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2014-01-30 12:01:17
Vet Med

Module 4 - Infectious Agents - Toxicity
Show Answers:

  1. What is a lethal dose?
    A dose that will kill an animal
  2. What is the LD50?
    The dose that will kill 50% of test animals
  3. What is the ED50?
    The dose that will be effective in 50% of test animals
  4. What is the therapeutic index?
    The ratio between LD50 and ED50.  It tells you how safe the drug is.
  5. How safe is a drug if it has an a) high or b) low TI?
    • a) relatively safe
    • b) less safe
  6. What are the five basic routes of intoxication?
    • Ingestion
    • Cutaneous
    • Inhalation
    • Injection
    • Ocular
  7. If you are not sure how to treat a poisoned animal, where can you get help?
    VPIS - veterinary poisons information service
  8. What are some of the most common enquires to the VPIS?
    • NSAIDS
    • Anti-coagulent rodenticides
    • Chocolate
    • Paracetamol
    • Pemethrin
    • Metaldehyde
    • Lilies
    • Grapes etc
    • Batteries
    • Adder bites
  9. How is a poisoned animal treated?
    • Breathing, heart rate and temperature stabilised
    • Information is gathered from the owner
    • Continued absorption of the poison is prevented
    • Elimination of the absorbed poison is attempted
    • An antidote may be given
    • Symptomatic and supportive care is given
  10. How can you prevent continued absorption of a poison?
    • Wash
    • Gastric evacuation
    • Gastric lavage
    • Adsorbent
    • Elimination
  11. How can you stimulate gastric evacuation in an animal? (What areas do you stimulate?)
    • You can stimulate the vomiting centre in the brain.  Also the Medullary chemoreceptor trigger zone (MCTZ).
    • You can also stimulate the vagal and sympathetic afferents int he GI tract to trigger emesis
  12. What are some household/emergency remedies to induce emesis?
    Salt solution, mustard, washing soda, sticking a finger down the back of the animals throat
  13. What is the drug commonly used to trigger emesis in cats?
  14. What is the drug commonly given to dogs to induce emesis?
  15. When would you not want to induce emesis in an animal?
    • If the animal is:
    • having seizures
    • in depression/coma
    • loss of gag reflex
    • hypoxia
    • species unable to vomit
    • ingestion of corrosives/volatile petroleum products
    • recent abdominal surgery
  16. What is gastric lavage?
    Washing out the stomach contents
  17. Give an example of an adsorbent
    • Activated charcoal
    • Fullers earth
  18. What is activated charcoal?
    Charcoal that has been treated with oxygen to open up pores; these pores can bind to the toxins.
  19. How do adsorbents work?
    There is no chemical reaction between a toxin and adsorbent.  Once the toxin is 'stuck' to the adsorbent they can move through the GI tract to be eliminated from the body
  20. What are cathartics?
    Substances that help to increase the motility of the GI tract (to help things move through faster)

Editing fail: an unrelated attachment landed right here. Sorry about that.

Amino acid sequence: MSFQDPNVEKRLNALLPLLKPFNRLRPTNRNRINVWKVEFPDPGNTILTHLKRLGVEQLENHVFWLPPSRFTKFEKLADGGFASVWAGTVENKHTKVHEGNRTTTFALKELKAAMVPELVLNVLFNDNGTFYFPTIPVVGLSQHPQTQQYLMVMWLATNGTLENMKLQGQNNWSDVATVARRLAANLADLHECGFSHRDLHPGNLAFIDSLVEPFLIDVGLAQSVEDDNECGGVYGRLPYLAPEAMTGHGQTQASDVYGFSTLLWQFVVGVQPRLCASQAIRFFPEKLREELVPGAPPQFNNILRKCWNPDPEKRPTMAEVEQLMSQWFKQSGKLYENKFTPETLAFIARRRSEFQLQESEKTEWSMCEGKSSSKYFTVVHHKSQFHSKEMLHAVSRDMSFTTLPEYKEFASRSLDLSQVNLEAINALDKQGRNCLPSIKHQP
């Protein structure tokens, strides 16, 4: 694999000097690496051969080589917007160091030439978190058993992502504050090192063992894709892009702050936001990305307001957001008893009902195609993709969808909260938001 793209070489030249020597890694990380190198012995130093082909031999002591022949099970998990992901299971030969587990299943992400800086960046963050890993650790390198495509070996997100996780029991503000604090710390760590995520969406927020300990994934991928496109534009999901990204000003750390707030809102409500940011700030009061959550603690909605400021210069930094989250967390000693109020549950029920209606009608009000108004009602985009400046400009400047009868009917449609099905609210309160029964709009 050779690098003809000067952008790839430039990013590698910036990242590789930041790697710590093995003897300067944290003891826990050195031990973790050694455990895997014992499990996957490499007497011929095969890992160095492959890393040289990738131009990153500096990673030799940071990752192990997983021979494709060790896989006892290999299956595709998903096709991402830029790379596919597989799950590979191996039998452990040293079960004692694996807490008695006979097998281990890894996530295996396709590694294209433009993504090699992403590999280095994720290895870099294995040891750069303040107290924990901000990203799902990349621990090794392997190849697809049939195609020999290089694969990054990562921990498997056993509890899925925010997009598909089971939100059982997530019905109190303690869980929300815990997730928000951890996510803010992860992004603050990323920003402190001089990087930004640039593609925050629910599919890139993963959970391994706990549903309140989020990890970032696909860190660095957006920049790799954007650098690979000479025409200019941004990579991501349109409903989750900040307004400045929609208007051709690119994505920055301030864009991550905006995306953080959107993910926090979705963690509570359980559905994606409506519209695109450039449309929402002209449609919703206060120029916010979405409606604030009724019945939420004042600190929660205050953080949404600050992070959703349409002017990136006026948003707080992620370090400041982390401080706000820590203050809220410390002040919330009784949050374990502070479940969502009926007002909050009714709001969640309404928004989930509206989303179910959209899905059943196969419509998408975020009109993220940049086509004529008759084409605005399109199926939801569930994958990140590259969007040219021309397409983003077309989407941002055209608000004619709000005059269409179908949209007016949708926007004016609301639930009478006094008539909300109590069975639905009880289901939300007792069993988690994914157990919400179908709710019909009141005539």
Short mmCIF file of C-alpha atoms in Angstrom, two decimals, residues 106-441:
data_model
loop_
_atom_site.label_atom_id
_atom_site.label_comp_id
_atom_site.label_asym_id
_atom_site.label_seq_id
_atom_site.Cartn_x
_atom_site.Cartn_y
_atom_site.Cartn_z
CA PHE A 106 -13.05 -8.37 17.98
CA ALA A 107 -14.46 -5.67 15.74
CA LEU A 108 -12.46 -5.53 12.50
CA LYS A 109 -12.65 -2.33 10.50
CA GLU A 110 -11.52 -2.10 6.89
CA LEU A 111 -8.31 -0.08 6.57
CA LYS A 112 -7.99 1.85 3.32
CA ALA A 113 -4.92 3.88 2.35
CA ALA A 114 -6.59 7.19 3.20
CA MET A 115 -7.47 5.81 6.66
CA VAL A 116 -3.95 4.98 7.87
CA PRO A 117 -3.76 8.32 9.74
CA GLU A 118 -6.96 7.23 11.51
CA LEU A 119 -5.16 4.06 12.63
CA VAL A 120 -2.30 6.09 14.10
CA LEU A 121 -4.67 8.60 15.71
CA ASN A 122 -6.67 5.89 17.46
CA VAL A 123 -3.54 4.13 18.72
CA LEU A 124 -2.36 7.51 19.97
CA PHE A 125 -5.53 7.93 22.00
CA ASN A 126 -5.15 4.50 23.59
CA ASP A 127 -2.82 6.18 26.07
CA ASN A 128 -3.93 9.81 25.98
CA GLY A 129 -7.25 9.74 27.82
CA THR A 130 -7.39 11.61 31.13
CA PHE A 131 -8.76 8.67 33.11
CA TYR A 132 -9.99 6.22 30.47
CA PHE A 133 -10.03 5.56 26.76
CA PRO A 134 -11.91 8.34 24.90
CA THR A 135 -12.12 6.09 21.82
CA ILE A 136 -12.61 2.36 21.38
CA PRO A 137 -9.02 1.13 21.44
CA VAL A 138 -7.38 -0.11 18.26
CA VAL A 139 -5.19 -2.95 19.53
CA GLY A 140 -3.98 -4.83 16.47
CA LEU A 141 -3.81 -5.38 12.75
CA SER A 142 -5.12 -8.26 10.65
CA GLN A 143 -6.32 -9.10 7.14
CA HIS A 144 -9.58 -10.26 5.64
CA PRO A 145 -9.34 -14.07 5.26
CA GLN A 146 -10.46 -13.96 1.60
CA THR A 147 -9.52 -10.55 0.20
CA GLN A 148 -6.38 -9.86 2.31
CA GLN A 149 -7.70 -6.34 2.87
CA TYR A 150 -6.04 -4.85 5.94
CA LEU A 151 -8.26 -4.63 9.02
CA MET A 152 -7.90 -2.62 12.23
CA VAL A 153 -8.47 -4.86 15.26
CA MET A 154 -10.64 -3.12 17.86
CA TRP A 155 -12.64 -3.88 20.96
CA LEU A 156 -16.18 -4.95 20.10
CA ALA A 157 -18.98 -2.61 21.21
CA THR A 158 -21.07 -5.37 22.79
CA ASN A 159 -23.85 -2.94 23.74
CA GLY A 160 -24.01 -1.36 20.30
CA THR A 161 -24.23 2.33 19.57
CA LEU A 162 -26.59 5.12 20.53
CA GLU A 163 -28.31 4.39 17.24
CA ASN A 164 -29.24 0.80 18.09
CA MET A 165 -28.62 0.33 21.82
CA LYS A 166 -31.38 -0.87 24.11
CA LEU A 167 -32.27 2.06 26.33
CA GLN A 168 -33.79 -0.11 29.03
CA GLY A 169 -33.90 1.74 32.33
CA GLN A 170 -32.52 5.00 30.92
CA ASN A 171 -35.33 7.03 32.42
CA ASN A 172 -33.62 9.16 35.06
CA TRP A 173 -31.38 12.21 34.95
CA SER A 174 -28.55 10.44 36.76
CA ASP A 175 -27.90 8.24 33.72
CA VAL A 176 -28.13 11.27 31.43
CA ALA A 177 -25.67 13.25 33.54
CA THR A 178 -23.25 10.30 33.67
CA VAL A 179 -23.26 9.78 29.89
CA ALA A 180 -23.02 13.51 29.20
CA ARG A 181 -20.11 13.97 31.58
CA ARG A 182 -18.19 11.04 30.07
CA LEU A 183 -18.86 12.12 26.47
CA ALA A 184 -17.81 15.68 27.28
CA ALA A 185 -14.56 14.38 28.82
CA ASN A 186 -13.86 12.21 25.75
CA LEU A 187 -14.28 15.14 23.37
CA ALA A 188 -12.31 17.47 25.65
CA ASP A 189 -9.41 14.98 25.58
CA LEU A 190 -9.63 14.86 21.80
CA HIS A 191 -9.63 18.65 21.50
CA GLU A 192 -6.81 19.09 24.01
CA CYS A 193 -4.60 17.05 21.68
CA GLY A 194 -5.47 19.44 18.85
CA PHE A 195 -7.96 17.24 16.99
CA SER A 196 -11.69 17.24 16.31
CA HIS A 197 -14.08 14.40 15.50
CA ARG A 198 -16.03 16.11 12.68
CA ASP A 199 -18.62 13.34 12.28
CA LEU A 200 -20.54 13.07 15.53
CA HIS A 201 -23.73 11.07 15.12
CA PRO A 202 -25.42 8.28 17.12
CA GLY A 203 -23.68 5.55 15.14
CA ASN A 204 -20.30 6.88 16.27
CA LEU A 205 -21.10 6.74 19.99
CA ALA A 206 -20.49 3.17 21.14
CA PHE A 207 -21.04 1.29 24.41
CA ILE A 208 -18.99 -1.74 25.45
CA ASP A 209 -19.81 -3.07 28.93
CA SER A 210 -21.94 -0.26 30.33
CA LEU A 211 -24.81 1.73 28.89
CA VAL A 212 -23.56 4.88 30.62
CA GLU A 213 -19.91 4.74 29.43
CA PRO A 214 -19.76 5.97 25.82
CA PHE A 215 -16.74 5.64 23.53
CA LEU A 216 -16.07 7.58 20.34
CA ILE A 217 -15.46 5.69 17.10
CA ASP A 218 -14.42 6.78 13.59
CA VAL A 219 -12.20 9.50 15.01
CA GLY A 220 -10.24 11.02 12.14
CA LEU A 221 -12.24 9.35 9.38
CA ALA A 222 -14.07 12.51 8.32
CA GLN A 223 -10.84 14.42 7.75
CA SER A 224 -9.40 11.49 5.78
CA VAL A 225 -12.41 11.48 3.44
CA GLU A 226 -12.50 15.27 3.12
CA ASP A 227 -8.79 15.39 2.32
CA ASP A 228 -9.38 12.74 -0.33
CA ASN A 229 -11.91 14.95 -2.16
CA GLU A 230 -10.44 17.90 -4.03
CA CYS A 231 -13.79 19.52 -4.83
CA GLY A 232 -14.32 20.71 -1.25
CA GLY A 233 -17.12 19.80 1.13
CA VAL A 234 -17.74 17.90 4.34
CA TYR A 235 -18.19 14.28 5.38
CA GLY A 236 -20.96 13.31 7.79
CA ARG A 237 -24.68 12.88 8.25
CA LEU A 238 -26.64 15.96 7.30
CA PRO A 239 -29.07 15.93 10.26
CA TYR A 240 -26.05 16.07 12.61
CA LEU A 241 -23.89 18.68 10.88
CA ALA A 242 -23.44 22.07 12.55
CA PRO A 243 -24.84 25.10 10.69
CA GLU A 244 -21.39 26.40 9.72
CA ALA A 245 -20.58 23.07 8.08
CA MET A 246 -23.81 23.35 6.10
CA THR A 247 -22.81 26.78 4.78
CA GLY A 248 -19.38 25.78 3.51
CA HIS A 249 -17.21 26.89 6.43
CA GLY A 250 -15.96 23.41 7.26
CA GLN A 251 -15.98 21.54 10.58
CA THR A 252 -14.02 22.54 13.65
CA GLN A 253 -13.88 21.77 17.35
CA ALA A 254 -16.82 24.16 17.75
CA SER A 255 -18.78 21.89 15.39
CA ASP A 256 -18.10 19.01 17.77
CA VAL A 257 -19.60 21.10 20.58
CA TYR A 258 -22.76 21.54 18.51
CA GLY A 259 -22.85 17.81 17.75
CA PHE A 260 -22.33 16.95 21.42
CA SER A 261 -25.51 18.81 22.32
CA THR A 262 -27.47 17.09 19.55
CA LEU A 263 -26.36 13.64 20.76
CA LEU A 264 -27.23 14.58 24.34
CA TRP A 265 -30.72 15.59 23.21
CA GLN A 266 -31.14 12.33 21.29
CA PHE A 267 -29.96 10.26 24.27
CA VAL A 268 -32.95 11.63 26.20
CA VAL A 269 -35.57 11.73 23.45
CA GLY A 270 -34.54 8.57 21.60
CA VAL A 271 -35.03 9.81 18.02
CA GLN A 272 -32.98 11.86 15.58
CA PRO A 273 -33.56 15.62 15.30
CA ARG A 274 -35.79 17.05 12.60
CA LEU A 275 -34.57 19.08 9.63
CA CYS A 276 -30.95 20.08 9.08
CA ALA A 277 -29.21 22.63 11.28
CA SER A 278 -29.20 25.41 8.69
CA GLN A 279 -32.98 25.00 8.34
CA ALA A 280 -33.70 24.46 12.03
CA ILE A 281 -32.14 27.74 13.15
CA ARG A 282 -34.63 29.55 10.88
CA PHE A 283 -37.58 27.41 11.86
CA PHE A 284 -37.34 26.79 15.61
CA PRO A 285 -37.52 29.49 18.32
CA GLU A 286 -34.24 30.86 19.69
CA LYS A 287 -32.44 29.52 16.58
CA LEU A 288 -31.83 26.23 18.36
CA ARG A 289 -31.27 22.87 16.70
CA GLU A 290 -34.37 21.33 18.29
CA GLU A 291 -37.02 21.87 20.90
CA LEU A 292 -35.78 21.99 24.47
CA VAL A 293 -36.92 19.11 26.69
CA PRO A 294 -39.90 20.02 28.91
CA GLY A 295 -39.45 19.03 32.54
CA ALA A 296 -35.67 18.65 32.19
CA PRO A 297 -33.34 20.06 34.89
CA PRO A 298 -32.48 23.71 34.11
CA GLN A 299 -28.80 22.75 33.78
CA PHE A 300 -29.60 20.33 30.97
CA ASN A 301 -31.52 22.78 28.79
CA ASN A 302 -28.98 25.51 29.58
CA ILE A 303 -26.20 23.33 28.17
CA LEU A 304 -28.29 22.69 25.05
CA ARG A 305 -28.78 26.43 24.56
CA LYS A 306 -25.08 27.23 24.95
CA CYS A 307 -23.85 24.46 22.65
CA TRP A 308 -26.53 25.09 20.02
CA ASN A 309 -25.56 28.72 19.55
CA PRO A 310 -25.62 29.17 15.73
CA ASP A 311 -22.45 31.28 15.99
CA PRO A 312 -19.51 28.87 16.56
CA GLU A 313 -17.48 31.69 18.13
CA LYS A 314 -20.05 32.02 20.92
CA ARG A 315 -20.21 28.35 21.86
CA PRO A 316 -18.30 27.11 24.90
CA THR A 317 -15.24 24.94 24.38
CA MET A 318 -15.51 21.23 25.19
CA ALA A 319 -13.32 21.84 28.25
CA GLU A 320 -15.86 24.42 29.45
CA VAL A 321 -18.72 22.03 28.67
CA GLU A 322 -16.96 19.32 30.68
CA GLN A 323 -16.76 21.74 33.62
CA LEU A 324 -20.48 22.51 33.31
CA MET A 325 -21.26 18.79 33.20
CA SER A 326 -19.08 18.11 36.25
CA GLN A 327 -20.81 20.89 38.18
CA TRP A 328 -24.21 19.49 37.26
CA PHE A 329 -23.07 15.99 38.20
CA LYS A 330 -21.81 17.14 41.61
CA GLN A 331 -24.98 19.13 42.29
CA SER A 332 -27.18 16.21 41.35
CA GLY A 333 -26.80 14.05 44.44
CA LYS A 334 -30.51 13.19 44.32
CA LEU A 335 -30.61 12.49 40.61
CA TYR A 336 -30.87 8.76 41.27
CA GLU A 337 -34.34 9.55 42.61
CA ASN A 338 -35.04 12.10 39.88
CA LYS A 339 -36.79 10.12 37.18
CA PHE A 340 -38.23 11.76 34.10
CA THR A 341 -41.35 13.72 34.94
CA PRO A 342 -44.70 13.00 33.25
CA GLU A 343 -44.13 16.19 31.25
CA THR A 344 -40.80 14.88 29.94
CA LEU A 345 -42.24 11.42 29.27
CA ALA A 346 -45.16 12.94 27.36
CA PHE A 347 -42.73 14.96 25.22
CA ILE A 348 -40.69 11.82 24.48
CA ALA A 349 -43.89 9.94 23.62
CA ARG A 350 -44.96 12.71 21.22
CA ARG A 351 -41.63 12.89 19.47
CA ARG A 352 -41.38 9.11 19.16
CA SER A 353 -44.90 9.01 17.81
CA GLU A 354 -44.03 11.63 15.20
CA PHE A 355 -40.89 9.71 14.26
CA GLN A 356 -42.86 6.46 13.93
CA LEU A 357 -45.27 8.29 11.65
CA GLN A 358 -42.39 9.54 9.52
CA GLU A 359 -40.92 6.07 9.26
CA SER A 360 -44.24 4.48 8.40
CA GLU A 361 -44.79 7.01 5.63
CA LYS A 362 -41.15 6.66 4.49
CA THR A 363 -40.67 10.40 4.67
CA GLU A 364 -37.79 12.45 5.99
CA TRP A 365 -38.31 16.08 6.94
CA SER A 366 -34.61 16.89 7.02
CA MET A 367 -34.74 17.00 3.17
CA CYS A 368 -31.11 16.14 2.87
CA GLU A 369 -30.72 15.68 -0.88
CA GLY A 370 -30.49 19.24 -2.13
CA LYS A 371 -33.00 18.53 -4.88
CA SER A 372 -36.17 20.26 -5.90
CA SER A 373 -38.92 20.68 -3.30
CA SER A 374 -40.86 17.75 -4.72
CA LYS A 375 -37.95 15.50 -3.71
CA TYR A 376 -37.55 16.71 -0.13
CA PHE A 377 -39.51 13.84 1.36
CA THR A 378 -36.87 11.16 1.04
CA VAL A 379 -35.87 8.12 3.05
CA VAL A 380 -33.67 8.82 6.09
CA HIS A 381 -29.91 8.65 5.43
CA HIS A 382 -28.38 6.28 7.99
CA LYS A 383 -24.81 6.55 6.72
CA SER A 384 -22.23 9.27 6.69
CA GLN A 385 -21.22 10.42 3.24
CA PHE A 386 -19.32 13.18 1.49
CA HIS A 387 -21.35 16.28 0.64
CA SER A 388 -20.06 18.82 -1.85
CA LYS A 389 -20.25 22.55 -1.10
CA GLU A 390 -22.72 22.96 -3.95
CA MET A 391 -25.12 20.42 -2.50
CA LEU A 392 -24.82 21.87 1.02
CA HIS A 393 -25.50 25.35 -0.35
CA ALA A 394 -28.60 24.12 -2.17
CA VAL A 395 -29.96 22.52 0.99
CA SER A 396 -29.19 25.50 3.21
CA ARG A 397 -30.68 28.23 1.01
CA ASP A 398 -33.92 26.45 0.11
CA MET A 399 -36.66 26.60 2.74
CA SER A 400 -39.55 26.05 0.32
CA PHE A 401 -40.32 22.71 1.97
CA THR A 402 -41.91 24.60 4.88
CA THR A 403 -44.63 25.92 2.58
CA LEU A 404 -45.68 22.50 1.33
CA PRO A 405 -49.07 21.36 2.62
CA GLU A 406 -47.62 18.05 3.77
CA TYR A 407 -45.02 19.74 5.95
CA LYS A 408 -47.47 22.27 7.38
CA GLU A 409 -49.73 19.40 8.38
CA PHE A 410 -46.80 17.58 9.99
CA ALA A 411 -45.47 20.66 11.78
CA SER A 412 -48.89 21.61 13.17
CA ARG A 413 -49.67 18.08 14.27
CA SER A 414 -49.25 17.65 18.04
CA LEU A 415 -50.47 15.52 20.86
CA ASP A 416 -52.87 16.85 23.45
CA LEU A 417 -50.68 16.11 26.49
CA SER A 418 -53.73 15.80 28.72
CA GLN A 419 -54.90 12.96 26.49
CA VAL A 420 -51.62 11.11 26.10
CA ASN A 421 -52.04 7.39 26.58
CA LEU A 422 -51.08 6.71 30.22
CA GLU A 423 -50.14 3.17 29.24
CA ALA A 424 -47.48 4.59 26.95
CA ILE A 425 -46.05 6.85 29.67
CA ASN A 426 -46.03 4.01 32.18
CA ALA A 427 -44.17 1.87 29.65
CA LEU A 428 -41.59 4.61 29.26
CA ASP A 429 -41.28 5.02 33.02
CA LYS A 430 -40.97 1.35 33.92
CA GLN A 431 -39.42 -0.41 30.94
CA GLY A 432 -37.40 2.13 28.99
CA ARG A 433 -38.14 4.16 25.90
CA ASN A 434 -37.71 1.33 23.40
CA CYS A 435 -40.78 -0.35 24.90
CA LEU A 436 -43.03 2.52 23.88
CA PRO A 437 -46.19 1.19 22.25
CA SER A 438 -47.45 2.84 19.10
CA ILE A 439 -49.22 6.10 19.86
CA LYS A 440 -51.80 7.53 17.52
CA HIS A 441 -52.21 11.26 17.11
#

21. Give examples of cathartics
    • Sodium or magnesium salts
    • Sorbitol (which is often used in activated charcoal formulations as activated charcoal itself causes constipation whilst sorbitol draws water into the GI tract)
  22. What are chelating agents?
    Agents that bind metal ions only. The bound ions are chemically inert and so this prevents poisoning
  23. Give an example of a chelating agent
    • EDTA
    • Desferrioxamine
  24. How do anticoagulant rodenticides act as a poison?
    They are vitamin K antagonists (reversible) and so interfere with the production of clotting factors.  This leads to haemorrhages.
  25. What are the clinical signs of anticoagulant rodenticide poisoning?
    • Depression and anorexia (even before bleeding)
    • In acute ingestion of very high doses - vascular collapse
    • Repeated intake - haemorrhage (either internal or external) and the symptoms of this e.g. weakness
  26. What is the treatment for anticoagulant poisoning?
    An oral dose of vitamin K1 will act as an antidote, this overcomes the antagonism of the drug
  27. What are the clinical signs of chocolate poisoning?
    • Vomiting
    • Excitability
    • Ataxia
    • Tachycardia
  28. What type of chocolate is most poisonous?
    Dark > milk > white
  29. What is the treatment for chocolate poisoning?
    There is no antidote for chocolate poisoning, so you must stabilise the animal and provide supportive care
  30. Why are cats and dogs susceptible to paracetamol poisoning?
    Paracetamol is normally removed by conjugation.  However, dogs have an inability to conjugate things to sulphate and cats have an inability to conjugate things to glucuronide (missing the enzymes).  This means in cats and dogs paracetamol is made into a toxic intermediary.
  31. What are the symptoms of paracetamol poisoning?
    • Facial/pulmonary odema
    • cyanosis
    • Liver damage - haemolysis, jaundice
  32. What is the treatment for paracetamol poisoning?
    • You can give N-acetylcysteine (a glutathione precursor) to increase glutathione levels in the body.  This helps as when the toxic intermediary reacts with glutathione it makes mercapturic acid which is not toxic and can be eliminated in the urine.
    • You can also give a sodium sulphate to act as an alternative substrate for the reaction.
  33. What is the main source of ethylene glycol poisoning?
    Antifreeze mixtures
  34. Why is ethylene glycol poisonous?
    The metabolites are toxic
  35. What are the clinical signs of ethylene glycol poisoning?
    • Early clinical signs (1-2hrs):
    • weakness, vomiting, incoordination
    • Delayed signs (24-96hrs):
    • thirst, inhibition of urine production, blood in urine, convulsions, death
  36. What is the treatment for ethylene glycol poisoning?
    Ethanol acts as an alternative substrate - give 20% ethanol IV slowly over a long period of time